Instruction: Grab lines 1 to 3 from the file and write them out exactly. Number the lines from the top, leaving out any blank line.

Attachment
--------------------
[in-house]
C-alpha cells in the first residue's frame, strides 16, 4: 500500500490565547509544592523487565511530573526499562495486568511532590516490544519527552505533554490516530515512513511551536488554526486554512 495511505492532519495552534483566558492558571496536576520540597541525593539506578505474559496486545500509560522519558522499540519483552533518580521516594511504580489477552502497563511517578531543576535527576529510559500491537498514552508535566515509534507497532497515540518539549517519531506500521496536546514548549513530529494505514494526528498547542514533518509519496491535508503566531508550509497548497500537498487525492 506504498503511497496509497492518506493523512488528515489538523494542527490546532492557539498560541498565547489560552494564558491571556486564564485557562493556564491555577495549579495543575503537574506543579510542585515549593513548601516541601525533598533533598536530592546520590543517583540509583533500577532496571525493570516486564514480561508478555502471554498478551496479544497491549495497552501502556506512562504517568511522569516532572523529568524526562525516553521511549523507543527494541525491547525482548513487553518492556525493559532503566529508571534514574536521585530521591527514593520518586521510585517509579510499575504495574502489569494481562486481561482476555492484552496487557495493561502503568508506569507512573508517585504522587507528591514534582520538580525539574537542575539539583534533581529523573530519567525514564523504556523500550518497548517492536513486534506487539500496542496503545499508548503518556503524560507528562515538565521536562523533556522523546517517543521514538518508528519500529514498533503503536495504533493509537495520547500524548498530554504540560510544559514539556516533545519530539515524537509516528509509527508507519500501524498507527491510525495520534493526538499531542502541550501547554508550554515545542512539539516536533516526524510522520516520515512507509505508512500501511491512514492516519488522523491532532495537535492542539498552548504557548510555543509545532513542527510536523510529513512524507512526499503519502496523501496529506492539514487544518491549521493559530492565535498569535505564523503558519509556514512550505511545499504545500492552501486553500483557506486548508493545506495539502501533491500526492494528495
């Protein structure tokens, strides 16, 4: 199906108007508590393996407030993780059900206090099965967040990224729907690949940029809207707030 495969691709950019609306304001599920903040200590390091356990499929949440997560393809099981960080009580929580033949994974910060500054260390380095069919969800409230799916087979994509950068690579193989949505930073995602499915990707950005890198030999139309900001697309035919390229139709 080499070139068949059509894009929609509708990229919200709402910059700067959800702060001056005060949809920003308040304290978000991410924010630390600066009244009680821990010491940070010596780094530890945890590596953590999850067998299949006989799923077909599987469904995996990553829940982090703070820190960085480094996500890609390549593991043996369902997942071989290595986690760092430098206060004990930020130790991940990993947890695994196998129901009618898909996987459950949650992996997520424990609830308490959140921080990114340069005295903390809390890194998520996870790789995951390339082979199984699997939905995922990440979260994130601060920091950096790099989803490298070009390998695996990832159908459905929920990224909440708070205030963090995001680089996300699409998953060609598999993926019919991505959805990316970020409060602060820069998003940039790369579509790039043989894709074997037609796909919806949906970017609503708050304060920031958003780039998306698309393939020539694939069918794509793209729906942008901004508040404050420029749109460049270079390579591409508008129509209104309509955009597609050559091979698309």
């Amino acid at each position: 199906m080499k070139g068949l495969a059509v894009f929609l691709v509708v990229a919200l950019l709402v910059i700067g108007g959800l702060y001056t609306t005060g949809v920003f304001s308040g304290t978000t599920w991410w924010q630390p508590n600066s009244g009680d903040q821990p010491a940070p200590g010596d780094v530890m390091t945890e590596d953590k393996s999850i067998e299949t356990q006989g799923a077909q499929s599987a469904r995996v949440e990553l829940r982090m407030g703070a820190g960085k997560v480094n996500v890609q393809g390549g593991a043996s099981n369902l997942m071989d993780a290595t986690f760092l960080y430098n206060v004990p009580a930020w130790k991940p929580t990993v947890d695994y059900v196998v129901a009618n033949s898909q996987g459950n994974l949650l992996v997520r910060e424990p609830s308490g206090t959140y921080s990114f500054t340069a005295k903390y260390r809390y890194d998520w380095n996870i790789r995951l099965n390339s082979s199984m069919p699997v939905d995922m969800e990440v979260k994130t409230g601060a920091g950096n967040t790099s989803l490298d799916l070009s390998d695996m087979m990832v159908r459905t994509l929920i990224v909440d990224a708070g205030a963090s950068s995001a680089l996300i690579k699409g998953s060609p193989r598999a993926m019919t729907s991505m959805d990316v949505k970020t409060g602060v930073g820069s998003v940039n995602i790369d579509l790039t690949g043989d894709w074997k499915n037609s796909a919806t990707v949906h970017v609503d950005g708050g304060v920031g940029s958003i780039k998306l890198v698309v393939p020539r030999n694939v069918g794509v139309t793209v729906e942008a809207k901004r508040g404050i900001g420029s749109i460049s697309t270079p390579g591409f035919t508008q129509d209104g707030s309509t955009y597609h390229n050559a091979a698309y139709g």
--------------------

[in-house]
C-alpha cells in the first residue's frame, strides 16, 4: 500500500490565547509544592523487565511530573526499562495486568511532590516490544519527552505533554490516530515512513511551536488554526486554512 495511505492532519495552534483566558492558571496536576520540597541525593539506578505474559496486545500509560522519558522499540519483552533518580521516594511504580489477552502497563511517578531543576535527576529510559500491537498514552508535566515509534507497532497515540518539549517519531506500521496536546514548549513530529494505514494526528498547542514533518509519496491535508503566531508550509497548497500537498487525492 506504498503511497496509497492518506493523512488528515489538523494542527490546532492557539498560541498565547489560552494564558491571556486564564485557562493556564491555577495549579495543575503537574506543579510542585515549593513548601516541601525533598533533598536530592546520590543517583540509583533500577532496571525493570516486564514480561508478555502471554498478551496479544497491549495497552501502556506512562504517568511522569516532572523529568524526562525516553521511549523507543527494541525491547525482548513487553518492556525493559532503566529508571534514574536521585530521591527514593520518586521510585517509579510499575504495574502489569494481562486481561482476555492484552496487557495493561502503568508506569507512573508517585504522587507528591514534582520538580525539574537542575539539583534533581529523573530519567525514564523504556523500550518497548517492536513486534506487539500496542496503545499508548503518556503524560507528562515538565521536562523533556522523546517517543521514538518508528519500529514498533503503536495504533493509537495520547500524548498530554504540560510544559514539556516533545519530539515524537509516528509509527508507519500501524498507527491510525495520534493526538499531542502541550501547554508550554515545542512539539516536533516526524510522520516520515512507509505508512500501511491512514492516519488522523491532532495537535492542539498552548504557548510555543509545532513542527510536523510529513512524507512526499503519502496523501496529506492539514487544518491549521493559530492565535498569535505564523503558519509556514512550505511545499504545500492552501486553500483557506486548508493545506495539502501533491500526492494528495
């Protein structure tokens, strides 16, 4: 199906108007508590393996407030993780059900206090099965967040990224729907690949940029809207707030 495969691709950019609306304001599920903040200590390091356990499929949440997560393809099981960080009580929580033949994974910060500054260390380095069919969800409230799916087979994509950068690579193989949505930073995602499915990707950005890198030999139309900001697309035919390229139709 080499070139068949059509894009929609509708990229919200709402910059700067959800702060001056005060949809920003308040304290978000991410924010630390600066009244009680821990010491940070010596780094530890945890590596953590999850067998299949006989799923077909599987469904995996990553829940982090703070820190960085480094996500890609390549593991043996369902997942071989290595986690760092430098206060004990930020130790991940990993947890695994196998129901009618898909996987459950949650992996997520424990609830308490959140921080990114340069005295903390809390890194998520996870790789995951390339082979199984699997939905995922990440979260994130601060920091950096790099989803490298070009390998695996990832159908459905929920990224909440708070205030963090995001680089996300699409998953060609598999993926019919991505959805990316970020409060602060820069998003940039790369579509790039043989894709074997037609796909919806949906970017609503708050304060920031958003780039998306698309393939020539694939069918794509793209729906942008901004508040404050420029749109460049270079390579591409508008129509209104309509955009597609050559091979698309």